Although the number of narcotics crimes and drug abusers is increasing, by international standards Estonia's current domestic situation is not of a dimension that threatens society. The estimated number of drug abusers is about 10,000, of whom about 7,000 are thought to be taking opiates intravenously. Cocaine use, which was virtually unknown as recently as two years ago, is now seen as growing rapidly.

III. Country Actions Against Drugs in 1998

Policy Initiatives. Estonia's criminal code needs refinement with respect to its drug provisions. Legislation on this pending in the Parliament aims to reduce penalties for small "recreational" users while raising them for narcotics traffickers and dealers.

Law Enforcement Efforts. The number of full-time counternarcotics officers assigned to the Tallinn-based Central Criminal Police is 33, compared to 14 in 1997. Of these, 15 officers are tasked primarily with combating drug- related and vice crimes. Beginning in March 1998, a special counternarcotics team has conducted regular patrols in Tallinn to rein in drug business in the streets and at popular youth nightspots. The city authorities and several private companies have contributed to the Counternarcotics Bureau enabling it to purchase surveillance devices and detection equipment. In 1998, counter-drug offices were also established in Tartu, Estonia's second largest city, to combat narcotics crimes in south Estonia and also in northeast Estonia, which is populated predominantly by Russian speakers. In addition, every police prefecture assigns one officer to be responsible for drug matters. The Counternarcotics Office of the Central Criminal Police acts as a coordination body for the concerned law enforcement agencies.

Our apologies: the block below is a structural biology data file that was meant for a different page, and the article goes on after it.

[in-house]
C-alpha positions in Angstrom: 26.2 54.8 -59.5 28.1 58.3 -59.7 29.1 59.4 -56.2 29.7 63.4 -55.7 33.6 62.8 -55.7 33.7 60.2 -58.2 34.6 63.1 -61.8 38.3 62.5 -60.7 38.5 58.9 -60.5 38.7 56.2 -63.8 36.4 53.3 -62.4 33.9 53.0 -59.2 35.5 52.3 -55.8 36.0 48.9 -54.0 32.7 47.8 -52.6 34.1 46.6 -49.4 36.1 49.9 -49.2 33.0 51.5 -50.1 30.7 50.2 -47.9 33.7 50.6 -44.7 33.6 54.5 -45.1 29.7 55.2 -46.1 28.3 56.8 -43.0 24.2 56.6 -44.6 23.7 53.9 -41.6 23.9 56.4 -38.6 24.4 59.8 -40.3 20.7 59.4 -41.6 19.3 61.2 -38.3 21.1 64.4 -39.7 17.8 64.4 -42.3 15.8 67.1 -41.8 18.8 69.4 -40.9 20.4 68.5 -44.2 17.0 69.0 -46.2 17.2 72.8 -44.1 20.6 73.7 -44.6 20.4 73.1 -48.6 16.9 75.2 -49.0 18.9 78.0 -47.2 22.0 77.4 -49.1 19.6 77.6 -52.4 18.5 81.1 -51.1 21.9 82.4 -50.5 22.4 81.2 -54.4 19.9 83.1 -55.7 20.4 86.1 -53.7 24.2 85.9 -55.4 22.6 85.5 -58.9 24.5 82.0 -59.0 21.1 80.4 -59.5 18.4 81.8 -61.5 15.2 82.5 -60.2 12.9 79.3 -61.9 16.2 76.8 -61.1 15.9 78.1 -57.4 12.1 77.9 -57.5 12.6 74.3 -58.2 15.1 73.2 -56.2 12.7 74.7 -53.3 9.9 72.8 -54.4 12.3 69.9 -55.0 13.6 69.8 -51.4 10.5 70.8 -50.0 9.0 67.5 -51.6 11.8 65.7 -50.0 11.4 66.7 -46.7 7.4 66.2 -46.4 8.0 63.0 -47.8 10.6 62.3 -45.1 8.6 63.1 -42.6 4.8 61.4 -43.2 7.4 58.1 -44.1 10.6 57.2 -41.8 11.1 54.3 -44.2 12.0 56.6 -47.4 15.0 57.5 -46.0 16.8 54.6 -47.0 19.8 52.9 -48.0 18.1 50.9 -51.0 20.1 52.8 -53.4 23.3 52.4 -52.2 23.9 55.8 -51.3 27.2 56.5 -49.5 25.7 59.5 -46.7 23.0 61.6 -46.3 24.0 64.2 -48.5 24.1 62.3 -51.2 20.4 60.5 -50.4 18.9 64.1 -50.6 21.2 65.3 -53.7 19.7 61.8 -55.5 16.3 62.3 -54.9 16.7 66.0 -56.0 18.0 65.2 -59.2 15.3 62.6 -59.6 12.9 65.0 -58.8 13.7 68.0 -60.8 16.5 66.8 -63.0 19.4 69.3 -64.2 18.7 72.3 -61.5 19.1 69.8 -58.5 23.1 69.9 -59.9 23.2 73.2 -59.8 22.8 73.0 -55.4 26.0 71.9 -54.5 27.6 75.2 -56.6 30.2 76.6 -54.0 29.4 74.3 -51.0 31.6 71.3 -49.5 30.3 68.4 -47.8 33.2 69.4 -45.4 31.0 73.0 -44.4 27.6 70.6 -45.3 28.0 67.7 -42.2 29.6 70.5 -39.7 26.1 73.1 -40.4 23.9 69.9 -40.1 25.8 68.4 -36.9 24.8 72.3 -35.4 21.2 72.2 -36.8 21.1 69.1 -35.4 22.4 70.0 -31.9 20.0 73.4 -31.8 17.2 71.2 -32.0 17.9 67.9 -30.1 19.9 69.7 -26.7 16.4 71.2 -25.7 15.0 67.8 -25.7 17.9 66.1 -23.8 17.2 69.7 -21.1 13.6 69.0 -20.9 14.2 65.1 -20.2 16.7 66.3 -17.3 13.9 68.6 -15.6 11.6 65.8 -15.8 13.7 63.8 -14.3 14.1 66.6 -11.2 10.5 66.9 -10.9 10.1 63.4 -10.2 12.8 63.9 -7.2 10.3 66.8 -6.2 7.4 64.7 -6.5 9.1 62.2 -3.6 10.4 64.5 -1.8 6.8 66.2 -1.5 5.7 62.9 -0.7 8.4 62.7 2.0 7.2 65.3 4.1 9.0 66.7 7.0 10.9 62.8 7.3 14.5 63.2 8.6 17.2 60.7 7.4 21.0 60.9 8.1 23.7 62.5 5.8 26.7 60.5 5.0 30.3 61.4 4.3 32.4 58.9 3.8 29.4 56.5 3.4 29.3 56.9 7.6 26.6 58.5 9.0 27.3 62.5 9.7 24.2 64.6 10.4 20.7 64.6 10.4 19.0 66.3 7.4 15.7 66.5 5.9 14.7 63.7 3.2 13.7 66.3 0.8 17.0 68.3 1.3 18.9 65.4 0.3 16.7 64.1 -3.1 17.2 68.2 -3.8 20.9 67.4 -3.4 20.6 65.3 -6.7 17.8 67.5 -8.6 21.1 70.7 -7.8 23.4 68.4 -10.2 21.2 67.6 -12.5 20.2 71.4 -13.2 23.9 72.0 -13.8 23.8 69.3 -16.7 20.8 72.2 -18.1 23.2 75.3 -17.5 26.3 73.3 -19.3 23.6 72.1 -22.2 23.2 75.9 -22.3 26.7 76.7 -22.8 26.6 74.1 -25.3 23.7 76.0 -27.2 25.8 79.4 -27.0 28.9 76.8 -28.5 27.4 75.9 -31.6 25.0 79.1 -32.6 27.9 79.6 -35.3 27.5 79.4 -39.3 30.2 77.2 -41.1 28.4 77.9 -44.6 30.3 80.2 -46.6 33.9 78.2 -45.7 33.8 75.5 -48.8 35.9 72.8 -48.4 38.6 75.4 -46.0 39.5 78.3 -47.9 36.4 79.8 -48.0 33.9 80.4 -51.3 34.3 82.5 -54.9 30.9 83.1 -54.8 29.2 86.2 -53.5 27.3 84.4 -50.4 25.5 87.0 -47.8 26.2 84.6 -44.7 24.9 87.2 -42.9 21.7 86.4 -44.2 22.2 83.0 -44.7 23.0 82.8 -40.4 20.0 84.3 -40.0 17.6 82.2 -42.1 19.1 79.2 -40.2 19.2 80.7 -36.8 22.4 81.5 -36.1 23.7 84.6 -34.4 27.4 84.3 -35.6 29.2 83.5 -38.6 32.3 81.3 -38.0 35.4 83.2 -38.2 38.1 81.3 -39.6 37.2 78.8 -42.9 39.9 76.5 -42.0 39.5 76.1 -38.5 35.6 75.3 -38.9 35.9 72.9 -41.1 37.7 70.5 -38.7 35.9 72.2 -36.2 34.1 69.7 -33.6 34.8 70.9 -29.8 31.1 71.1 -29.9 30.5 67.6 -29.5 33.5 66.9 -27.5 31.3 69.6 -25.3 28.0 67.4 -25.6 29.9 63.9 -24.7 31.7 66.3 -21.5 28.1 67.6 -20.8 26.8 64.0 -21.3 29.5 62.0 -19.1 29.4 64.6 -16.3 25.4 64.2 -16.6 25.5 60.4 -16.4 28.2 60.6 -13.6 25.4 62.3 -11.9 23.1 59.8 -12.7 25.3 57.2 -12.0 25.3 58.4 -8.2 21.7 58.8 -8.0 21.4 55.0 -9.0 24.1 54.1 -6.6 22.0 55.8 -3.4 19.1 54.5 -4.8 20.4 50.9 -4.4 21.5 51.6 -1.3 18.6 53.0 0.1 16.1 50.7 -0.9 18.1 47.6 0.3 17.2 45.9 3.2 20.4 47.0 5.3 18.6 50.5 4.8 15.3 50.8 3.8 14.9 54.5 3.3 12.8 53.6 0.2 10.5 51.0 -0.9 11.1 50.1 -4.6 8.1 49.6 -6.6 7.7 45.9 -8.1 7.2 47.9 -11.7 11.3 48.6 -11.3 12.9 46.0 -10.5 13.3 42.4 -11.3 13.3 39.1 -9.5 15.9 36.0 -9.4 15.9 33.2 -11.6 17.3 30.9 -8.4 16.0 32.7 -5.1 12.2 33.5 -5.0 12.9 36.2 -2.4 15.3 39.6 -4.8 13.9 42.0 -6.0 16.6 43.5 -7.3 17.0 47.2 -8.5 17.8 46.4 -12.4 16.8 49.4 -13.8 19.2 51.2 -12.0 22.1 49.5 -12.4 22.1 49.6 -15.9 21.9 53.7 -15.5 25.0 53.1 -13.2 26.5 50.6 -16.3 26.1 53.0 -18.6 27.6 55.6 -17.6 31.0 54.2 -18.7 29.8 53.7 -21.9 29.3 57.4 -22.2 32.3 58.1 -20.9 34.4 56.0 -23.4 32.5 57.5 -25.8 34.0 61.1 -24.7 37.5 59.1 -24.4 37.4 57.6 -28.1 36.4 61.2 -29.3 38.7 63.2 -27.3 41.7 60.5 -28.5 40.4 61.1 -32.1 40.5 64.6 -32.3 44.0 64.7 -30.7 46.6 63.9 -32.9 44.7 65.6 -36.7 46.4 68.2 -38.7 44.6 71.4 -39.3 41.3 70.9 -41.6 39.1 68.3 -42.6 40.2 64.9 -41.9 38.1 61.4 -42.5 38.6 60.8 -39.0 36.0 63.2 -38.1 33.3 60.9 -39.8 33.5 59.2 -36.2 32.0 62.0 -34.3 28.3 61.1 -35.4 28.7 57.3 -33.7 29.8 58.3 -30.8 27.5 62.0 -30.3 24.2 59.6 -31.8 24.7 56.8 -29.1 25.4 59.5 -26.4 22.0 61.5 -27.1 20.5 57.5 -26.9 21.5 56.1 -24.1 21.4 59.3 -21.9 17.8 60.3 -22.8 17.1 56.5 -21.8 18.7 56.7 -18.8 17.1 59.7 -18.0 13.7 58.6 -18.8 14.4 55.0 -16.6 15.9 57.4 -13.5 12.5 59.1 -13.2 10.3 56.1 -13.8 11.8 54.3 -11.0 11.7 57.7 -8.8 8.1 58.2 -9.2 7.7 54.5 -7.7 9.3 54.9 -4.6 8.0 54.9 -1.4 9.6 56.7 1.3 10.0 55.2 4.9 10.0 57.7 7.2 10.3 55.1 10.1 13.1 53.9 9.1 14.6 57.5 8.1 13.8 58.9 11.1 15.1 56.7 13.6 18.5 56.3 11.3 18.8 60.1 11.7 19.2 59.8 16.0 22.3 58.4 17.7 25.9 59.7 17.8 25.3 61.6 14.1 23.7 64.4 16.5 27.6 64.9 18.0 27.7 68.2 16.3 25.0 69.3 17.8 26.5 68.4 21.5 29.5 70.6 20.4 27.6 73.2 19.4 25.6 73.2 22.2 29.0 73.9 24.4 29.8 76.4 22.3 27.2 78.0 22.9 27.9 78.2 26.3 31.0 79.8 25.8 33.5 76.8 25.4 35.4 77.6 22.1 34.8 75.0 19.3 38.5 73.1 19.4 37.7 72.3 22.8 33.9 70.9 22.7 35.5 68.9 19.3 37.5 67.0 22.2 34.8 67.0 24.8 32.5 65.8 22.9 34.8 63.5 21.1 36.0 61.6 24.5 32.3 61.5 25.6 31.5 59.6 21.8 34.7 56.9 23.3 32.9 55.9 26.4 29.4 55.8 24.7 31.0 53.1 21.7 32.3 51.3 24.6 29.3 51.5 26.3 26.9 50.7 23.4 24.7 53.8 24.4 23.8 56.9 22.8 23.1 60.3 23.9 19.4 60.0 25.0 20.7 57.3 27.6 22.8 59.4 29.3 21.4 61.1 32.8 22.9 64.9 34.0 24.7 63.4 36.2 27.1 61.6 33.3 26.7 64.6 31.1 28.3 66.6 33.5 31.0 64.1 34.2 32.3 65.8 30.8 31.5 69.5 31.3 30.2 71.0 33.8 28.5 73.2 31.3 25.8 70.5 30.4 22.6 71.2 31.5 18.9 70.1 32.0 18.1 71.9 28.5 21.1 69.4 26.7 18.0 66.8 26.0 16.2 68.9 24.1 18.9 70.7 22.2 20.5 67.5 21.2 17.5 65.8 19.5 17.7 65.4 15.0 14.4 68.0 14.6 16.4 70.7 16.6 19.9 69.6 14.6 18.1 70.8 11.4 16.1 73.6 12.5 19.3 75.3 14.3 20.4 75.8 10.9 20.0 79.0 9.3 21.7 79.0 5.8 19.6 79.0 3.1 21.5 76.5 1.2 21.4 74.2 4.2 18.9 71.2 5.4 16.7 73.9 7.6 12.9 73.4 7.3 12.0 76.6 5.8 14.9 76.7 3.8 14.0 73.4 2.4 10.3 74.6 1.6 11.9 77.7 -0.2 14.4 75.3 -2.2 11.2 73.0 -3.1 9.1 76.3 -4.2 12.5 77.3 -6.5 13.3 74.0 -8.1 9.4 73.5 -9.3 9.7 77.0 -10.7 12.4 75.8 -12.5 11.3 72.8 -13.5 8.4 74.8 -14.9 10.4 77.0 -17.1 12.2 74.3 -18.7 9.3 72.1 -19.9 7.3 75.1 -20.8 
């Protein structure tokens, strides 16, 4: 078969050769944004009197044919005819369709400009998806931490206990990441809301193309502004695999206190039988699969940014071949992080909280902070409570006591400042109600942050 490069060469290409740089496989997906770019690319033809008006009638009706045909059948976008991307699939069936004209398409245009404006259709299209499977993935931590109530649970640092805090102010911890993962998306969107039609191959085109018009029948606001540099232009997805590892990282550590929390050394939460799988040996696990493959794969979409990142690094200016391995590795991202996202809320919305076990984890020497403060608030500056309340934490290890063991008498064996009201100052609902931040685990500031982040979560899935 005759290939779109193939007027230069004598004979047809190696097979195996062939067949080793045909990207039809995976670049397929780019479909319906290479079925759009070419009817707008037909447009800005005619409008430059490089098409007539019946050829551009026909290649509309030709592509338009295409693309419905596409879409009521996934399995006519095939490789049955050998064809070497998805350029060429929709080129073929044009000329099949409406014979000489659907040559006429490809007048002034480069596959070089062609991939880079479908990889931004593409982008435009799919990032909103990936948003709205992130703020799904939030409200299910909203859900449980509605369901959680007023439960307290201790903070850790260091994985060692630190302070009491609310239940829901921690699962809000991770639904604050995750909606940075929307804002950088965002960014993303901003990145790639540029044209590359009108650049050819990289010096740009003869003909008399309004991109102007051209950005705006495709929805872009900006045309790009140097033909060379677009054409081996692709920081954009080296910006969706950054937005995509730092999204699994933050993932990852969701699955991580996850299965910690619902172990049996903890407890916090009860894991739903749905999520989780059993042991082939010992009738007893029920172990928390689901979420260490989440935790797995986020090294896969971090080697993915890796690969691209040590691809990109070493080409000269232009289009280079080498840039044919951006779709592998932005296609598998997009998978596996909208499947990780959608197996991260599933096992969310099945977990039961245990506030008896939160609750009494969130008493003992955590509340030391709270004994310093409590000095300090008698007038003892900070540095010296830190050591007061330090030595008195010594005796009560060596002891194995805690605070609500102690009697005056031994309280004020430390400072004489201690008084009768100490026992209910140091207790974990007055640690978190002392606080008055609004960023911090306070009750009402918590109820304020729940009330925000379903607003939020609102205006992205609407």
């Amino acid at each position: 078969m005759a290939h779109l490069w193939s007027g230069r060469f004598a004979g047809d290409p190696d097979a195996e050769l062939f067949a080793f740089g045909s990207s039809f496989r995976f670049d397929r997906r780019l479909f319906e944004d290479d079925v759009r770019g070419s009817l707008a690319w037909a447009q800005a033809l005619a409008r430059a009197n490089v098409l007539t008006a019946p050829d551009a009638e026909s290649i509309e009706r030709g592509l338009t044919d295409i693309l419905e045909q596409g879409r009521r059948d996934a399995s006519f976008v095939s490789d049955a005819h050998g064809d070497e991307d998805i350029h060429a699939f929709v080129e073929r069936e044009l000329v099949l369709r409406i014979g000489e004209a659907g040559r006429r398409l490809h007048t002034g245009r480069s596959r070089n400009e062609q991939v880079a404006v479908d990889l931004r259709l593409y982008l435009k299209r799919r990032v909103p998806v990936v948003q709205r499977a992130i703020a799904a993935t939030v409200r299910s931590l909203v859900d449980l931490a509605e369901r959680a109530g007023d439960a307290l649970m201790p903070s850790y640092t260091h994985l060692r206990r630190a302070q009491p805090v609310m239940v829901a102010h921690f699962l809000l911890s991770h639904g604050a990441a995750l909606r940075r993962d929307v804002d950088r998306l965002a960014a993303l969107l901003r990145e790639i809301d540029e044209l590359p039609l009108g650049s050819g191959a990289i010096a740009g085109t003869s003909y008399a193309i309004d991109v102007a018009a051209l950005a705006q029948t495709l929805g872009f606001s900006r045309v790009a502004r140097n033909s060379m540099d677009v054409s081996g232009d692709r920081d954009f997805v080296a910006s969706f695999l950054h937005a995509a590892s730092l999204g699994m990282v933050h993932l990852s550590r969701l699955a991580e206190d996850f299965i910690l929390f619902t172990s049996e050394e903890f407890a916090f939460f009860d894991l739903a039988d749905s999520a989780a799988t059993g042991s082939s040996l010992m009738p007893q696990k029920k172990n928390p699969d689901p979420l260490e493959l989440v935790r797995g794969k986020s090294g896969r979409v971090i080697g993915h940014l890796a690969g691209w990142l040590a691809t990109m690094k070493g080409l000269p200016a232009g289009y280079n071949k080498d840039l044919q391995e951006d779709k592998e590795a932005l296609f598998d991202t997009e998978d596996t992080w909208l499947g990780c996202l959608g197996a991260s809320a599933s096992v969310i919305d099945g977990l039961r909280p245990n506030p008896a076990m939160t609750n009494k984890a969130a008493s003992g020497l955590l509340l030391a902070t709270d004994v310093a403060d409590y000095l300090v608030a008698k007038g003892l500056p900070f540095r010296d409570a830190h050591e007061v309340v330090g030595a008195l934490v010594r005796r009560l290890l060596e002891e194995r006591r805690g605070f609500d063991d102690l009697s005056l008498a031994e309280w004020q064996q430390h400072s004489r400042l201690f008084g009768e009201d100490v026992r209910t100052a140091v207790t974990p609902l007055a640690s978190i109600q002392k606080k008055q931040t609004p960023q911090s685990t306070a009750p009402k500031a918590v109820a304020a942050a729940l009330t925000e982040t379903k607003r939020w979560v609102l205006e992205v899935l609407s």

A new Counternarcotics Bureau is being established at the National Customs Board. The Bureau will involve eight border guards trained to work with two drug- detecting dogs working at different border stations. The independent Counternarcotics Bureau in the Customs Board focuses on controlling expanding drug trafficking into, as well as transiting, Estonia.